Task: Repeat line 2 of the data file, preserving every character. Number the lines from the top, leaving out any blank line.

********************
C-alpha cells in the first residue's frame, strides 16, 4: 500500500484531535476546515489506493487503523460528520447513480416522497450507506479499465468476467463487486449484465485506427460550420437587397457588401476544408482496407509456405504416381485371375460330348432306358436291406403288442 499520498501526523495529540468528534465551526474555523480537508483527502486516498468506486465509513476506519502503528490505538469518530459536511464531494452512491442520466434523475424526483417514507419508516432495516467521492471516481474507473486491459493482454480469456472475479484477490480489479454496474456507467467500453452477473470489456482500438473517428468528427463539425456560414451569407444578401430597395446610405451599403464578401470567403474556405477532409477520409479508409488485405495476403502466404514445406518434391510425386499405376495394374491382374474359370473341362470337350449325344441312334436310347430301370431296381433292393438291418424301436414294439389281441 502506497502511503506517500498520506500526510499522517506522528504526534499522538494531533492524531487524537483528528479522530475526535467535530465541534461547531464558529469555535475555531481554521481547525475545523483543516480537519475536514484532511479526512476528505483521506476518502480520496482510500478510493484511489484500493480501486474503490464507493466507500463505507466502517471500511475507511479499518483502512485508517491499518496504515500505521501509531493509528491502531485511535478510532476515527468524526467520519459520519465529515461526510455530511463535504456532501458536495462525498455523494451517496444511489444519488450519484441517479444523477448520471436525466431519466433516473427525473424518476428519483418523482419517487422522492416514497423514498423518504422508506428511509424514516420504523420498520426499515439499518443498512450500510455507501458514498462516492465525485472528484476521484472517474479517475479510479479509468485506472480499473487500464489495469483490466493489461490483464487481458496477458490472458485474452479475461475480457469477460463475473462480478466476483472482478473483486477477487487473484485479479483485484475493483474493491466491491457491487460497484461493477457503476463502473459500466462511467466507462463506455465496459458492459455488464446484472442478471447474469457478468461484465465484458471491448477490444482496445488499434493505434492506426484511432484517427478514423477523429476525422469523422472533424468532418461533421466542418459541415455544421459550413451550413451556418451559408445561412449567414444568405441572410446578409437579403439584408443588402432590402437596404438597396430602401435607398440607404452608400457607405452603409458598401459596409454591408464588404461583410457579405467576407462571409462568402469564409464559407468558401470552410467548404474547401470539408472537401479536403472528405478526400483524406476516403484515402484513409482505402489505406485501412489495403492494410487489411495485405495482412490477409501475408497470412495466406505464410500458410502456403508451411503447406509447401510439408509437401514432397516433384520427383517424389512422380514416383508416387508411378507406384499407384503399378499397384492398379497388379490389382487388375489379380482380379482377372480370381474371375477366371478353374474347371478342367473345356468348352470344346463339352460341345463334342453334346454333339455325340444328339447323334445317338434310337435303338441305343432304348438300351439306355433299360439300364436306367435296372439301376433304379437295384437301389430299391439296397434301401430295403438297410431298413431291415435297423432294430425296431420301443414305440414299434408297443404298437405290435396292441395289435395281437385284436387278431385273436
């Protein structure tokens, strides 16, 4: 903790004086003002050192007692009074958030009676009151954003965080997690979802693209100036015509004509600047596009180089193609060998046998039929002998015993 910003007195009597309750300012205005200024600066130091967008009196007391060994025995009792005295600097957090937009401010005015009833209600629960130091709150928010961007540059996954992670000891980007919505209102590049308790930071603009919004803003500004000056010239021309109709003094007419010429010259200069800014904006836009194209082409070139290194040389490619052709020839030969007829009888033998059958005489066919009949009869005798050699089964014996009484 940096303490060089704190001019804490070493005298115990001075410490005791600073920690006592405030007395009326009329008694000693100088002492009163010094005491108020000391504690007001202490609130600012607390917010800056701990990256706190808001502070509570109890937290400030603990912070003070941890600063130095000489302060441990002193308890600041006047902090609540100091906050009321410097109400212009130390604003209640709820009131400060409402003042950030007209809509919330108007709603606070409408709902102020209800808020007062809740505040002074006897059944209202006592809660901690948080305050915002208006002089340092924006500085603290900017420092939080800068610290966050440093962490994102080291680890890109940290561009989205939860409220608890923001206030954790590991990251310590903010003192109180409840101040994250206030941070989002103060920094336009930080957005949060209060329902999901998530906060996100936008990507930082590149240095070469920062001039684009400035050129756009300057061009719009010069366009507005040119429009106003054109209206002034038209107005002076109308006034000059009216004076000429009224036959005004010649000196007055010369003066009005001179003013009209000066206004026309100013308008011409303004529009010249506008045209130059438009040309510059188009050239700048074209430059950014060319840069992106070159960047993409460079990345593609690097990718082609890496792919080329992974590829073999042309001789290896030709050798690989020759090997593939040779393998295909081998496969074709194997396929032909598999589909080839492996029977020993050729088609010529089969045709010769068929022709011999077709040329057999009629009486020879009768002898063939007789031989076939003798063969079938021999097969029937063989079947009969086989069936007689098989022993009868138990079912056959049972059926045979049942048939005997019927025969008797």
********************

């Protein structure tokens, strides 16, 4: 903790004086003002050192007692009074958030009676009151954003965080997690979802693209100036015509004509600047596009180089193609060998046998039929002998015993 910003007195009597309750300012205005200024600066130091967008009196007391060994025995009792005295600097957090937009401010005015009833209600629960130091709150928010961007540059996954992670000891980007919505209102590049308790930071603009919004803003500004000056010239021309109709003094007419010429010259200069800014904006836009194209082409070139290194040389490619052709020839030969007829009888033998059958005489066919009949009869005798050699089964014996009484 940096303490060089704190001019804490070493005298115990001075410490005791600073920690006592405030007395009326009329008694000693100088002492009163010094005491108020000391504690007001202490609130600012607390917010800056701990990256706190808001502070509570109890937290400030603990912070003070941890600063130095000489302060441990002193308890600041006047902090609540100091906050009321410097109400212009130390604003209640709820009131400060409402003042950030007209809509919330108007709603606070409408709902102020209800808020007062809740505040002074006897059944209202006592809660901690948080305050915002208006002089340092924006500085603290900017420092939080800068610290966050440093962490994102080291680890890109940290561009989205939860409220608890923001206030954790590991990251310590903010003192109180409840101040994250206030941070989002103060920094336009930080957005949060209060329902999901998530906060996100936008990507930082590149240095070469920062001039684009400035050129756009300057061009719009010069366009507005040119429009106003054109209206002034038209107005002076109308006034000059009216004076000429009224036959005004010649000196007055010369003066009005001179003013009209000066206004026309100013308008011409303004529009010249506008045209130059438009040309510059188009050239700048074209430059950014060319840069992106070159960047993409460079990345593609690097990718082609890496792919080329992974590829073999042309001789290896030709050798690989020759090997593939040779393998295909081998496969074709194997396929032909598999589909080839492996029977020993050729088609010529089969045709010769068929022709011999077709040329057999009629009486020879009768002898063939007789031989076939003798063969079938021999097969029937063989079947009969086989069936007689098989022993009868138990079912056959049972059926045979049942048939005997019927025969008797």